“The case has resolved,” plaintiff’s attorney Mark Aronowitz told the News&Guide.
Attorneys could not provide more information because of confidentiality.
The men’s families sued Mackay claiming his “failures and negligence” caused their loved ones’ deaths. The men died while working in a 12-foot-deep trench at a construction site at 120 S. Indian Springs Drive, a property owned by Mackay. Wyoming’s Occupational Safety and Health Administration inspected the site and cited Mackay for a lack of adequate cave-in protection, according to public records.
“No support systems, shield systems or other protective systems were being used,” the OSHA citation stated.
Cheyenne council approves resolution to repay grant money
CHEYENNE (WNE) — With support from the Cheyenne City Council, the city is continuing the process of repaying Bloomberg Philanthropies more than half of a $100,000 Mayor’s Challenge grant.
The council approved a resolution Tuesday that outlines how the city will pay back the funds and reclassify spending, although some council members were not completely sold on the resolution.
“Like everyone else sitting on this dais, I certainly understand the gravity of the situation,” Council Vice President Bryan Cook said.
Back in spring 2018, the city was awarded the $100,000 grant from Bloomberg Philanthropies to create a website that connects owners of underutilized properties with those interested in developing said properties.
The grant was supposed to be spent by October 2018, at which point about $43,000 was spent related to the project. In the months that followed, the mayor’s office used about $23,000 of the grant money for Christmas decorations for the Municipal Building, business travel expenses and catering for city events.
That $23,000 will be returned to Bloomberg for improper use related to the grant, along with the $33,000 that was not used at all.
The idea didn’t sit well with Councilman Dicky Shanor either, but he said there weren’t any other options.
“I don’t like the fact that we’re putting the taxpayers out there to foot the bill until we figure this out, but I think it’s the only choice we have right now,” Shanor said.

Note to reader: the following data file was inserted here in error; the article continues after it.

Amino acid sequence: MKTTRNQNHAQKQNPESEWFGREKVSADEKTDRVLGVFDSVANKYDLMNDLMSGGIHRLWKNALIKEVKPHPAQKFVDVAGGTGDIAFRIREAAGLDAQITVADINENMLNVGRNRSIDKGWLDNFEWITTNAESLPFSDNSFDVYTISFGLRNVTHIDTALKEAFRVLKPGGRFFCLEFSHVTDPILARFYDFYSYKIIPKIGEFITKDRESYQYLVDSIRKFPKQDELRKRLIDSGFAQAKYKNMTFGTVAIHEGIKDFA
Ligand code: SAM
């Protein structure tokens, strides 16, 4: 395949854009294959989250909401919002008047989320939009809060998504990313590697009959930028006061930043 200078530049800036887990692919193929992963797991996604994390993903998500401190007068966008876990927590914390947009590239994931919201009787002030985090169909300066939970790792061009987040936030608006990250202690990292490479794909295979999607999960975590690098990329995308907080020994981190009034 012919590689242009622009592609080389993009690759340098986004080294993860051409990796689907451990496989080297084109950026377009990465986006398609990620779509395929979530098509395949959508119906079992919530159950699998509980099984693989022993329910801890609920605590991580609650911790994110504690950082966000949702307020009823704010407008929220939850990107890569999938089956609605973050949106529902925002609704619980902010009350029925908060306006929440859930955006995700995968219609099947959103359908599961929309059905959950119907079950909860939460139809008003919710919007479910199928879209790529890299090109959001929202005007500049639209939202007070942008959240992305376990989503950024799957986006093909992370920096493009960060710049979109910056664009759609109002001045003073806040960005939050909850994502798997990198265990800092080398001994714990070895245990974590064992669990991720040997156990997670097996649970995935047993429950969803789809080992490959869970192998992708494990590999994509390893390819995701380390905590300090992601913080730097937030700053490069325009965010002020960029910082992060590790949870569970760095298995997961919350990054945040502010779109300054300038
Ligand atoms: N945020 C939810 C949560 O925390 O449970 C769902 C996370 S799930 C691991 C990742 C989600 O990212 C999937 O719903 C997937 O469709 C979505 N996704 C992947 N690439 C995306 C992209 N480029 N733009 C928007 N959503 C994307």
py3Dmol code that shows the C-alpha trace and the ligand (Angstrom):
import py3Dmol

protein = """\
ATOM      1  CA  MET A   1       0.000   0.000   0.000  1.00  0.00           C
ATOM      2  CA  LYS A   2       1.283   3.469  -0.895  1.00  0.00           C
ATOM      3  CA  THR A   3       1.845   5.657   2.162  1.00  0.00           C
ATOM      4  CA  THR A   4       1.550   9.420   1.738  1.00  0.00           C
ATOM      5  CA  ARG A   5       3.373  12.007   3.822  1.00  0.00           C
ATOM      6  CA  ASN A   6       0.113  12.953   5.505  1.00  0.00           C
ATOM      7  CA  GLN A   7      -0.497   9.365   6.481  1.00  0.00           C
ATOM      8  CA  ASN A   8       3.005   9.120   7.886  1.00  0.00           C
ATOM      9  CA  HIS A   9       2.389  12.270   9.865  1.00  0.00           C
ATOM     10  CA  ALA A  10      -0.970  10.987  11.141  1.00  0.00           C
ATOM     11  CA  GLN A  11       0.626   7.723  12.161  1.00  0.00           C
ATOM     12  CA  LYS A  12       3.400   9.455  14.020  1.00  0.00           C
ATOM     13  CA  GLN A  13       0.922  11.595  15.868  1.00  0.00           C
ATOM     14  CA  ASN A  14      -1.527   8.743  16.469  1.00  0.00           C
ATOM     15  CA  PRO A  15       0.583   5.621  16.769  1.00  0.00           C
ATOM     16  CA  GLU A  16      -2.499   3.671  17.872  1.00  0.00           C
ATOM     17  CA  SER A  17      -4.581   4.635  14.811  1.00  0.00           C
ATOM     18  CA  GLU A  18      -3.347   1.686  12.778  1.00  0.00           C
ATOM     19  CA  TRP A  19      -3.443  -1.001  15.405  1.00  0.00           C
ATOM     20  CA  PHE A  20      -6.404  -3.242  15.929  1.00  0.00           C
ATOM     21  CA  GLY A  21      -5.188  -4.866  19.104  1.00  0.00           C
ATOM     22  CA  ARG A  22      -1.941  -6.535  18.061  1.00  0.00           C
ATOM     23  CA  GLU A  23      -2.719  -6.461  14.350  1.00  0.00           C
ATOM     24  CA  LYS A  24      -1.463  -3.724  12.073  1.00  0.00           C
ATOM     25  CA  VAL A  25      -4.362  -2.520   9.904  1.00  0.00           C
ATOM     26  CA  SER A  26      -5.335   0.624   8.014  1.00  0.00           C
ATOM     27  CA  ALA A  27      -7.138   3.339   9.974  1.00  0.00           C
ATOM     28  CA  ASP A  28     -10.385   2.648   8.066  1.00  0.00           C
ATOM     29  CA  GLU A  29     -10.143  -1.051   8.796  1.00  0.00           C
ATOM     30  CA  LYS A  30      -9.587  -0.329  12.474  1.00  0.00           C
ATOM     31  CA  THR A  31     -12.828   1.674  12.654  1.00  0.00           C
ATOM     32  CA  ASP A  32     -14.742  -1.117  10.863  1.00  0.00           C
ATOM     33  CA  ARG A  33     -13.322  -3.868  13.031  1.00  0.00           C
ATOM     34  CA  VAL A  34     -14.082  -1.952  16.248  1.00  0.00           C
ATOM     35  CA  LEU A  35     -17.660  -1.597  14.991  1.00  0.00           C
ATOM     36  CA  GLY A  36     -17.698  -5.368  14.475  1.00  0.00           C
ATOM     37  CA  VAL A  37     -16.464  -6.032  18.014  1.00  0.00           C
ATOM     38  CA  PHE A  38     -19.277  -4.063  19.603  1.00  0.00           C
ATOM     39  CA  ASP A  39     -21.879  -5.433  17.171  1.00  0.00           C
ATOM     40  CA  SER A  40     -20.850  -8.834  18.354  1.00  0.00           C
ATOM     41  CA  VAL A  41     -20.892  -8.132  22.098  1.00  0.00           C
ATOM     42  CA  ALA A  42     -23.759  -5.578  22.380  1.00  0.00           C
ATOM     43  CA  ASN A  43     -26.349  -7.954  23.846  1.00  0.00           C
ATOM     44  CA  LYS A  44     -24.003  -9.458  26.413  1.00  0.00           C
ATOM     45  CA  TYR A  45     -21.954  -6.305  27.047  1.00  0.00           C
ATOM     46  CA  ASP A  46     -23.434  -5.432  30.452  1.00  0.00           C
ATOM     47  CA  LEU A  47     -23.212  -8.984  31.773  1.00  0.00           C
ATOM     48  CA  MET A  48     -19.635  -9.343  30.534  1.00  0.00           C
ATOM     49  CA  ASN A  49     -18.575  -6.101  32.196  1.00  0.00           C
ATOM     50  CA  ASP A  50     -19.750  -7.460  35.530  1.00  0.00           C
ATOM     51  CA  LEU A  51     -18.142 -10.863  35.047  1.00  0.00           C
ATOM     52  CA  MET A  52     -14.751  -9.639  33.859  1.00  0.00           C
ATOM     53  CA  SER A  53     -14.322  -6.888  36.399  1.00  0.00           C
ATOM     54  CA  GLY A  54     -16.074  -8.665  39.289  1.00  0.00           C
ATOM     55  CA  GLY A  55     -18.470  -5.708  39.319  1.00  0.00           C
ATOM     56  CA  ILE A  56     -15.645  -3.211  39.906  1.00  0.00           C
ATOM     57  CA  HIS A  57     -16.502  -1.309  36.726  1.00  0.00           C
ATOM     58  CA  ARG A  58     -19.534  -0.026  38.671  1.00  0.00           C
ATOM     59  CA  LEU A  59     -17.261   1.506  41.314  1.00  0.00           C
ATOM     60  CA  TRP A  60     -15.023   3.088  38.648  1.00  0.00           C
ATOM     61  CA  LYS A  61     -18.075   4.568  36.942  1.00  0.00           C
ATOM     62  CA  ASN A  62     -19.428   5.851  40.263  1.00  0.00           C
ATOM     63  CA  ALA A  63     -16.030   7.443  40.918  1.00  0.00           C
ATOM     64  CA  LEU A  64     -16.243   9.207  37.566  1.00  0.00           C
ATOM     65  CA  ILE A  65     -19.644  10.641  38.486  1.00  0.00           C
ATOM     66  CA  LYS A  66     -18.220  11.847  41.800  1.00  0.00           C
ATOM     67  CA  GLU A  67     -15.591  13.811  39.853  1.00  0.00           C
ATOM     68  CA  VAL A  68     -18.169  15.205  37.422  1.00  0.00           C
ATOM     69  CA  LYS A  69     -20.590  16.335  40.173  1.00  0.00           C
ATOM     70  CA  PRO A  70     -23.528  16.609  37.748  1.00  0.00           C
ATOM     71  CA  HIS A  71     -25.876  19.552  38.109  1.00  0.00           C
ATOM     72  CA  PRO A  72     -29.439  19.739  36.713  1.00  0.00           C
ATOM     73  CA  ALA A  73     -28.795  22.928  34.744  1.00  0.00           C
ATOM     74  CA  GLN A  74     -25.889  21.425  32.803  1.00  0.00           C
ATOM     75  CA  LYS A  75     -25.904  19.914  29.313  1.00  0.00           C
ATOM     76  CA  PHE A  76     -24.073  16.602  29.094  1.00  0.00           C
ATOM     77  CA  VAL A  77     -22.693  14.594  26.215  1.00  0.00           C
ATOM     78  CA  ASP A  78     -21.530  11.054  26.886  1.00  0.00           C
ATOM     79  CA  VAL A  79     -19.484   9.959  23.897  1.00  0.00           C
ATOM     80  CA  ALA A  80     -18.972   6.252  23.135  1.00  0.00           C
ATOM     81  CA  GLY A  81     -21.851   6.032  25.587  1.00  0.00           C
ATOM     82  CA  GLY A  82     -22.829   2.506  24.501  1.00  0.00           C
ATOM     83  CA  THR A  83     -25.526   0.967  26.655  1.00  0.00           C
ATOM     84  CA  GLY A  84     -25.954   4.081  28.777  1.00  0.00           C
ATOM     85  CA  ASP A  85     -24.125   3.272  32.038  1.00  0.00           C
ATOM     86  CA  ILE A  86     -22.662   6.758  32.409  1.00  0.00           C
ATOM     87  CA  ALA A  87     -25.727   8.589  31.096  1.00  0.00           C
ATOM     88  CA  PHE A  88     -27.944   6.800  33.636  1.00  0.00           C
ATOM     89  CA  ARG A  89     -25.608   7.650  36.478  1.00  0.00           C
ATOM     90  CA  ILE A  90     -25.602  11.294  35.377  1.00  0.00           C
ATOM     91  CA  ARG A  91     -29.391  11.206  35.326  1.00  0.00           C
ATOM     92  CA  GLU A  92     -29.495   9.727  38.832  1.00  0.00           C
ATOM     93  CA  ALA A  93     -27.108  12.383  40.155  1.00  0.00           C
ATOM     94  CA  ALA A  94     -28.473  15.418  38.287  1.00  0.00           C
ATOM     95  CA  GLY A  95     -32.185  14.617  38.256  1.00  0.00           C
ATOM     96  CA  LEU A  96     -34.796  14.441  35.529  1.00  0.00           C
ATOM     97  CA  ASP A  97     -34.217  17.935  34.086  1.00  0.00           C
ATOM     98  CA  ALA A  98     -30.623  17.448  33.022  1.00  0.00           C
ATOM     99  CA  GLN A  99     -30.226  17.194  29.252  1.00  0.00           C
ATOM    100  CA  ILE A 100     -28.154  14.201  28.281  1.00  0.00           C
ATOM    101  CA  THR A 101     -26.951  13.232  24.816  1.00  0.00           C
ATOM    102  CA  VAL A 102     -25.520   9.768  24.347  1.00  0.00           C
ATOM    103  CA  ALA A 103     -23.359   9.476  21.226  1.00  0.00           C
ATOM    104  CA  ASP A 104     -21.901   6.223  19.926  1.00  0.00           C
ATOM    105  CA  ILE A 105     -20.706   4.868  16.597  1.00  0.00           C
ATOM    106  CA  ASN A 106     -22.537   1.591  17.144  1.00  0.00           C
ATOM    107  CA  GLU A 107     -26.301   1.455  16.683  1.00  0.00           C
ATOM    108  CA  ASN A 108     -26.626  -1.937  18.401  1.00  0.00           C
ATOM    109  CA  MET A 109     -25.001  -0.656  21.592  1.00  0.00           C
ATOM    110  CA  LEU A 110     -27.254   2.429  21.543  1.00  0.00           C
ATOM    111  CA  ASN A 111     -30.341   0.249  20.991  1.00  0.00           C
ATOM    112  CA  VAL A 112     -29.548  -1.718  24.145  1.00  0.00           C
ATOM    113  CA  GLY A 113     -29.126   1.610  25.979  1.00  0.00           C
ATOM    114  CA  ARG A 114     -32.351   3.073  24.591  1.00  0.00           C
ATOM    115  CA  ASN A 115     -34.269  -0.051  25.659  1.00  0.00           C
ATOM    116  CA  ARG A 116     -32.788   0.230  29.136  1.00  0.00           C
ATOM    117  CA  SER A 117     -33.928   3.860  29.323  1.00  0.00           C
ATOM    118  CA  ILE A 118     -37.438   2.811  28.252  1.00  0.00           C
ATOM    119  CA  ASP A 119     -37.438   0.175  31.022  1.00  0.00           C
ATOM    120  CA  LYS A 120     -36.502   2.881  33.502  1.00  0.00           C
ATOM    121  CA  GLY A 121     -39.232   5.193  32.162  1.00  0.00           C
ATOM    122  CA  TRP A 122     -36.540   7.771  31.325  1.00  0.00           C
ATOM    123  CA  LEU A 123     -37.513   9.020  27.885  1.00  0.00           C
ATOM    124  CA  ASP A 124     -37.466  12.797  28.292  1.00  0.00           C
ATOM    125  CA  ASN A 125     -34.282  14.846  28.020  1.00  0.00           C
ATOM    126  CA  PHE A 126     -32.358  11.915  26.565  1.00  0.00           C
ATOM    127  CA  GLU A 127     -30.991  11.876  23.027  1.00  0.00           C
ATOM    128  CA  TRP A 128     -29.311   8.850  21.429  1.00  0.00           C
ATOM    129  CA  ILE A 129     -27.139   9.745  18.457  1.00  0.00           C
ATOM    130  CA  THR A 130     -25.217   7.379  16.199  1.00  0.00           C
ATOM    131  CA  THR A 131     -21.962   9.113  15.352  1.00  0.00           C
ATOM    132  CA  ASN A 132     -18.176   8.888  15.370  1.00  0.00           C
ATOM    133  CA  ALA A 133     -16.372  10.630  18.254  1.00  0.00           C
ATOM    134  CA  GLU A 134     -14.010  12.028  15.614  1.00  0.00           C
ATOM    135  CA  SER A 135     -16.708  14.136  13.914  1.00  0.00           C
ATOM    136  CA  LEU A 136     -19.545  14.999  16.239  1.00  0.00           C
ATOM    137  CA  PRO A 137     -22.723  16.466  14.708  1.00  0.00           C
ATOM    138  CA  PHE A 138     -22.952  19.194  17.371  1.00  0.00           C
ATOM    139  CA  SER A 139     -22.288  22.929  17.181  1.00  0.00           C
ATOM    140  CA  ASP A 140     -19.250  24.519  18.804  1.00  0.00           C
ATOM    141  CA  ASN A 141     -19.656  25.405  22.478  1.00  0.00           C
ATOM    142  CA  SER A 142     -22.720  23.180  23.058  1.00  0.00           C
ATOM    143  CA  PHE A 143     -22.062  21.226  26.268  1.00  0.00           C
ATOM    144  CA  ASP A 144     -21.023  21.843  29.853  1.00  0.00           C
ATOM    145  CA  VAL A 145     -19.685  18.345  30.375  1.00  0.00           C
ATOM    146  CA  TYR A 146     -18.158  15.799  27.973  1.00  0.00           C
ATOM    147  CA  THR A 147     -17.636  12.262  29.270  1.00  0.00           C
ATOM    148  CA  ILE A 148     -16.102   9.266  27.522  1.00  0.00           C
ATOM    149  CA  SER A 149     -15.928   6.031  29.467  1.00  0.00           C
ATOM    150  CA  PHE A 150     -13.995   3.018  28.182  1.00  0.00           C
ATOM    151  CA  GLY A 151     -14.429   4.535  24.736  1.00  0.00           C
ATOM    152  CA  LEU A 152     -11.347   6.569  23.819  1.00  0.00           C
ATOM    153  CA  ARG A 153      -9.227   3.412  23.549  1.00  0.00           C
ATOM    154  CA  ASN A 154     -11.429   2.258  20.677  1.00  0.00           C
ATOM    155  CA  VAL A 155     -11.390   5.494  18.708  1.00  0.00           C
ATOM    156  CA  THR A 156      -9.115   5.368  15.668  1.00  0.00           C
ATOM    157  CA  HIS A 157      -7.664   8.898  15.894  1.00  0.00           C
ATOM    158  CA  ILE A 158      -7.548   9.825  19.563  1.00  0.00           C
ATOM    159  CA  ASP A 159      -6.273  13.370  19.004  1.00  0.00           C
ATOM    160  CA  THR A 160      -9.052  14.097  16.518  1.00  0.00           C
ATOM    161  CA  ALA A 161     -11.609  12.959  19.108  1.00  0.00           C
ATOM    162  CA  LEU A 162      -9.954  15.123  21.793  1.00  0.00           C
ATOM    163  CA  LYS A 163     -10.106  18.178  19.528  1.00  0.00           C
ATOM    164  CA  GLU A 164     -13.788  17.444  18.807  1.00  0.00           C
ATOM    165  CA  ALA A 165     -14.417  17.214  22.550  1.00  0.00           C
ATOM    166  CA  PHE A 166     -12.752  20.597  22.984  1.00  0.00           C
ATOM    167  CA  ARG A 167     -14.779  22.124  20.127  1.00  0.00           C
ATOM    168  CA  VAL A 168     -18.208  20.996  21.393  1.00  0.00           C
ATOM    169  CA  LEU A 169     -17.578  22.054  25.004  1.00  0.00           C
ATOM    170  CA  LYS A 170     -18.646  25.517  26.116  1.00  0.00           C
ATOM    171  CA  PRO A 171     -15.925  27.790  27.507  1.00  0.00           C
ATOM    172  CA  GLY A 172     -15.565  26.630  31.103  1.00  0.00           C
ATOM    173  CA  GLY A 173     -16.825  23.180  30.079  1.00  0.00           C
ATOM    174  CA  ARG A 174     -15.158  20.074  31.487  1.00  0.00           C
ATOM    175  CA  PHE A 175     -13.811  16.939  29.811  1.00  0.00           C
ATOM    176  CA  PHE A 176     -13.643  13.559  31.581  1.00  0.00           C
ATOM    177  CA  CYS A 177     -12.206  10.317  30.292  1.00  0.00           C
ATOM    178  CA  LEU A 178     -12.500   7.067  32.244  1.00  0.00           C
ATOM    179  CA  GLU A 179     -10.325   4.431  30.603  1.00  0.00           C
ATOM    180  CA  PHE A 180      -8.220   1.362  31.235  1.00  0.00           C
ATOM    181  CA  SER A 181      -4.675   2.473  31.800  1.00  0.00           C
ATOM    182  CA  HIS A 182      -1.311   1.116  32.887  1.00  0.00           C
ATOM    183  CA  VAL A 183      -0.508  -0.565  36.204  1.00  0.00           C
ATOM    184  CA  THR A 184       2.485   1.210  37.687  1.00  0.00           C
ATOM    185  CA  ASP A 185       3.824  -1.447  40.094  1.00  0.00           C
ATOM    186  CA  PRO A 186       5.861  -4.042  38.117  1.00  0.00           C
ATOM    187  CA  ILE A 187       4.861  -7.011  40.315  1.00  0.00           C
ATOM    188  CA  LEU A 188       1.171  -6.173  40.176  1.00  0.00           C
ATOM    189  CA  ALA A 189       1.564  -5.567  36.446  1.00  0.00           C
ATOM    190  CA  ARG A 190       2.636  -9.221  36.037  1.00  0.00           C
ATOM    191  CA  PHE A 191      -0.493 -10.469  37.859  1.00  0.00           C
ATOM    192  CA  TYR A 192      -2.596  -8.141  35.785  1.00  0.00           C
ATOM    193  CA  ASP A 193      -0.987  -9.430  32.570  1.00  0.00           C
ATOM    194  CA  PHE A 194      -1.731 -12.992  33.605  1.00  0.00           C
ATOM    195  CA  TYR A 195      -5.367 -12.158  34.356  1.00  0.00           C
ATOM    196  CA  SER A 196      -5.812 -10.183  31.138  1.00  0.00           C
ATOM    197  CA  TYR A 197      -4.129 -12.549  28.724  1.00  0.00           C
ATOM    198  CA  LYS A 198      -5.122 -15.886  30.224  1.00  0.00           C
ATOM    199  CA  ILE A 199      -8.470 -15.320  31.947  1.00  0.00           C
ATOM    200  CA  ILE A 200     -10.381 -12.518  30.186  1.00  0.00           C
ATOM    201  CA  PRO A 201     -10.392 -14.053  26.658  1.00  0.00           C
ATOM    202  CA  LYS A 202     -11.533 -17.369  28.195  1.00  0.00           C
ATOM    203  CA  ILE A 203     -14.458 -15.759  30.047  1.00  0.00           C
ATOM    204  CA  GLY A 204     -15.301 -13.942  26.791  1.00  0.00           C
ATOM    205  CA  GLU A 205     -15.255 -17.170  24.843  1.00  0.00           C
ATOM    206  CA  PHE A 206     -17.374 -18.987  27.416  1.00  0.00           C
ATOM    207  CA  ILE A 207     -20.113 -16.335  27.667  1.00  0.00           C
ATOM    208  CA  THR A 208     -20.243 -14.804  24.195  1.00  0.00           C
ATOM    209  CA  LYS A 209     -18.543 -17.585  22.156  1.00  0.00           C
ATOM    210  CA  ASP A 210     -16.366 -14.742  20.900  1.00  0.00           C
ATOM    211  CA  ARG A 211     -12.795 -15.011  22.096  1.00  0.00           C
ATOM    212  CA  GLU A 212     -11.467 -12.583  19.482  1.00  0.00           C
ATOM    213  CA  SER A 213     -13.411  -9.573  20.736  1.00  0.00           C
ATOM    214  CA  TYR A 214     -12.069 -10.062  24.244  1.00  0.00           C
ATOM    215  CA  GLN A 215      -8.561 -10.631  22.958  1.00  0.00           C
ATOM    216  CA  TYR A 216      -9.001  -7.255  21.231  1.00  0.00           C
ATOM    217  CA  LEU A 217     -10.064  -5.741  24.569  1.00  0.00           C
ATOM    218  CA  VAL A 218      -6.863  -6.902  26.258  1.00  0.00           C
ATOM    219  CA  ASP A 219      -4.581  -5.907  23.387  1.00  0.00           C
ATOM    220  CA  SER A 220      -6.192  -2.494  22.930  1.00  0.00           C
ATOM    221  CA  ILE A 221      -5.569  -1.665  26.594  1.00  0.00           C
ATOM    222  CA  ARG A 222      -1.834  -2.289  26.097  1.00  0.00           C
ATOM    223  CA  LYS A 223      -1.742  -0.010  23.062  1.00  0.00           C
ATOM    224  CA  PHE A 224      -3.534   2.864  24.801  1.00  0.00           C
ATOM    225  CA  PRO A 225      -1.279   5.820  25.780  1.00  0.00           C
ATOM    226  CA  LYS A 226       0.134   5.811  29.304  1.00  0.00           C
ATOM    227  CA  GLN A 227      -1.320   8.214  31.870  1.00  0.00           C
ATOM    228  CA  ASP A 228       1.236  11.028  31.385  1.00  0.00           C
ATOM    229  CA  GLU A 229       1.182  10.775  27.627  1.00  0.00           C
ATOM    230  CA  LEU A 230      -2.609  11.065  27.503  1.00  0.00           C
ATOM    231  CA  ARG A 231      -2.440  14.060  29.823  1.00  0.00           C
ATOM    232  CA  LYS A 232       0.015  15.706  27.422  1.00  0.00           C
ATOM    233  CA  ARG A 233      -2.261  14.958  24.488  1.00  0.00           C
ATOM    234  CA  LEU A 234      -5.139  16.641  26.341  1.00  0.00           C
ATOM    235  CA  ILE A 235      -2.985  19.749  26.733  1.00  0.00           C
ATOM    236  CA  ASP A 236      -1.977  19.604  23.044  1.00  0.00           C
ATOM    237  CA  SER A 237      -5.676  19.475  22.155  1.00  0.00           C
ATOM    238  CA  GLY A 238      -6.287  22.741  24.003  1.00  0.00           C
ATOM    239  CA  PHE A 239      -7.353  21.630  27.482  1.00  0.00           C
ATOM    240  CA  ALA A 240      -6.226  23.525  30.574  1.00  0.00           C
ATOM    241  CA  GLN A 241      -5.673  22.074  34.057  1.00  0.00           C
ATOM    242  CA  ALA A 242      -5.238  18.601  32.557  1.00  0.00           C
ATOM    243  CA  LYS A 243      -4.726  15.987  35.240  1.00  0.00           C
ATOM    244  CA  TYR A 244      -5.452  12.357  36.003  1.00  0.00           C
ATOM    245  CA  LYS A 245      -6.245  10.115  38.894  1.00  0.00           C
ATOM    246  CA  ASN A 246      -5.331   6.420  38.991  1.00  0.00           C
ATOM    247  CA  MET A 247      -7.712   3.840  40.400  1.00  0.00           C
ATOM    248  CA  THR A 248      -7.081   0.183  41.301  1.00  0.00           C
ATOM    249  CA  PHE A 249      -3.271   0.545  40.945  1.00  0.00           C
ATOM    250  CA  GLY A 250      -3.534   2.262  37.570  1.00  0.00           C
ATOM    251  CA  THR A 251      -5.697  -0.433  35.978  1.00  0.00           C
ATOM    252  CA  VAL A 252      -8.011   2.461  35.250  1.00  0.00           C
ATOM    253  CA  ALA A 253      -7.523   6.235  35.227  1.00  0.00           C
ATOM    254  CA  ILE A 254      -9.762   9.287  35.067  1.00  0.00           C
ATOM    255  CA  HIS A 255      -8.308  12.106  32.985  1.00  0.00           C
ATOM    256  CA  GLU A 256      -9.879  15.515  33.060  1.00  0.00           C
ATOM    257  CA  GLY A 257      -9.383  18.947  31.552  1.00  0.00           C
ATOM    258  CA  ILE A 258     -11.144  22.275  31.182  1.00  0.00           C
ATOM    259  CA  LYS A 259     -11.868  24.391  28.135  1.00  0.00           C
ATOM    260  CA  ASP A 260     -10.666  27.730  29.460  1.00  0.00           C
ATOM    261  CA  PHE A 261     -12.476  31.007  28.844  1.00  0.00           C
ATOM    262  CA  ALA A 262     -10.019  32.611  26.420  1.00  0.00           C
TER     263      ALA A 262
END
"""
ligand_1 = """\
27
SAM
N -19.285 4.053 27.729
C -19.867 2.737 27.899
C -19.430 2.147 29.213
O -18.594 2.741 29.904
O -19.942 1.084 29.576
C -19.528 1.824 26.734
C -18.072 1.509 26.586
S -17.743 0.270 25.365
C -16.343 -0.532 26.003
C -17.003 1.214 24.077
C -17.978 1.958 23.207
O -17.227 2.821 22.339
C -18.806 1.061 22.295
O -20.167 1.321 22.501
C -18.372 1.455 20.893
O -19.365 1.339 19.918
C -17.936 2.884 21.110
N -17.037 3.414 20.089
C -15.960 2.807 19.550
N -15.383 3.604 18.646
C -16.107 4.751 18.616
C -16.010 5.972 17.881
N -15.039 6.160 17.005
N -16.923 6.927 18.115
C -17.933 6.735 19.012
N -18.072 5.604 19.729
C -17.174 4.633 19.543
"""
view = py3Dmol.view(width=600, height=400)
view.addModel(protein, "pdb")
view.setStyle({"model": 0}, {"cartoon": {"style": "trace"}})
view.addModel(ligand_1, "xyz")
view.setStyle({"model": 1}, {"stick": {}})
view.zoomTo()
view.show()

Sheridan enjoys strong tourism year
SHERIDAN (WNE) — Sheridan tourism is coming off a strong year, having pulled in about $650,000 in collections; this means fiscal year 2018-2019 is the second most successful year for Sheridan tourism on record, Sheridan Travel and Tourism Director Shawn Parker told local legislators at the Sheridan County Chamber of Commerce’s legislative forum last week.
“Our national profile really continues to rise as we continue to work on the Discovery Channel, Fox Sports and PBS,” Parker said.
That growth was spurred on by new events hosted during times that have traditionally been considered the off-season for tourism, such as the WYO Winter Rodeo. That event in particular managed to bring about 3,500 to town in the middle of February, Parker said.
“We picked our worst-performing day from a tourism perspective,” Parker said. “…And we set revenue records at at least seven downtown businesses that day.”
The Sheridan WYO Film Festival, which recently concluded its second annual event, also succeeded in bringing tourists to Sheridan during the off-season, Parker said.
From a legislative perspective, after a statewide lodging tax appeared poised to pass during the Legislature’s last general session, only to be defeated in the Senate, Parker said the state tourism industry would not be pushing for a similar tax this coming session, but would continue working on the idea to craft a proposal that will be more popular.